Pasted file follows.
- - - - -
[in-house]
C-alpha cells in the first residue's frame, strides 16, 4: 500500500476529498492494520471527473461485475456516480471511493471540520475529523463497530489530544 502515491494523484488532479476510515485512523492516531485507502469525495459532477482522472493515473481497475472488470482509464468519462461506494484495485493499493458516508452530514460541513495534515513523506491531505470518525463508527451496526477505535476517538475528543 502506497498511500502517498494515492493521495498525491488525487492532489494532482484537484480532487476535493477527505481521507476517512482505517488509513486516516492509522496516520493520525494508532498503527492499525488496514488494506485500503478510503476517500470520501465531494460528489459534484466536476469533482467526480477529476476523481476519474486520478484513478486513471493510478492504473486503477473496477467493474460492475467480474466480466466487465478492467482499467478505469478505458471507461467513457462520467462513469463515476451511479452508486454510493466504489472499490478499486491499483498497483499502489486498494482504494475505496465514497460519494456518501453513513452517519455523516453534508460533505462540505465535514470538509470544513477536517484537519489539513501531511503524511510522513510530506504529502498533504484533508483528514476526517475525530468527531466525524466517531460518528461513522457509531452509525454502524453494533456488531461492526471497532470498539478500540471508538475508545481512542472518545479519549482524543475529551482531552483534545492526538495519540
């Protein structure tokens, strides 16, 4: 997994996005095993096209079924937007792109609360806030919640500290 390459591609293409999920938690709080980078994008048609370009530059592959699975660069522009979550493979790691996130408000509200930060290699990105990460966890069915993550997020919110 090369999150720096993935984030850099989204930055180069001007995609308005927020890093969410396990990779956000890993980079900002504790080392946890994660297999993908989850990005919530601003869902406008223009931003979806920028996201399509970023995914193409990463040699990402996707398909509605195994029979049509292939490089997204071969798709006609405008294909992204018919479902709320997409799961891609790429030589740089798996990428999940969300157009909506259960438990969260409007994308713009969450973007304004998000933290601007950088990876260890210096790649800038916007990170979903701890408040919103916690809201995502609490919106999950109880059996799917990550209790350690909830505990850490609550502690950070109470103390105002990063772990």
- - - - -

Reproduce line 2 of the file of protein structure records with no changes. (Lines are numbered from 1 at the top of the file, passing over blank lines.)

C-alpha cells in the first residue's frame, strides 16, 4: 500500500476529498492494520471527473461485475456516480471511493471540520475529523463497530489530544 502515491494523484488532479476510515485512523492516531485507502469525495459532477482522472493515473481497475472488470482509464468519462461506494484495485493499493458516508452530514460541513495534515513523506491531505470518525463508527451496526477505535476517538475528543 502506497498511500502517498494515492493521495498525491488525487492532489494532482484537484480532487476535493477527505481521507476517512482505517488509513486516516492509522496516520493520525494508532498503527492499525488496514488494506485500503478510503476517500470520501465531494460528489459534484466536476469533482467526480477529476476523481476519474486520478484513478486513471493510478492504473486503477473496477467493474460492475467480474466480466466487465478492467482499467478505469478505458471507461467513457462520467462513469463515476451511479452508486454510493466504489472499490478499486491499483498497483499502489486498494482504494475505496465514497460519494456518501453513513452517519455523516453534508460533505462540505465535514470538509470544513477536517484537519489539513501531511503524511510522513510530506504529502498533504484533508483528514476526517475525530468527531466525524466517531460518528461513522457509531452509525454502524453494533456488531461492526471497532470498539478500540471508538475508545481512542472518545479519549482524543475529551482531552483534545492526538495519540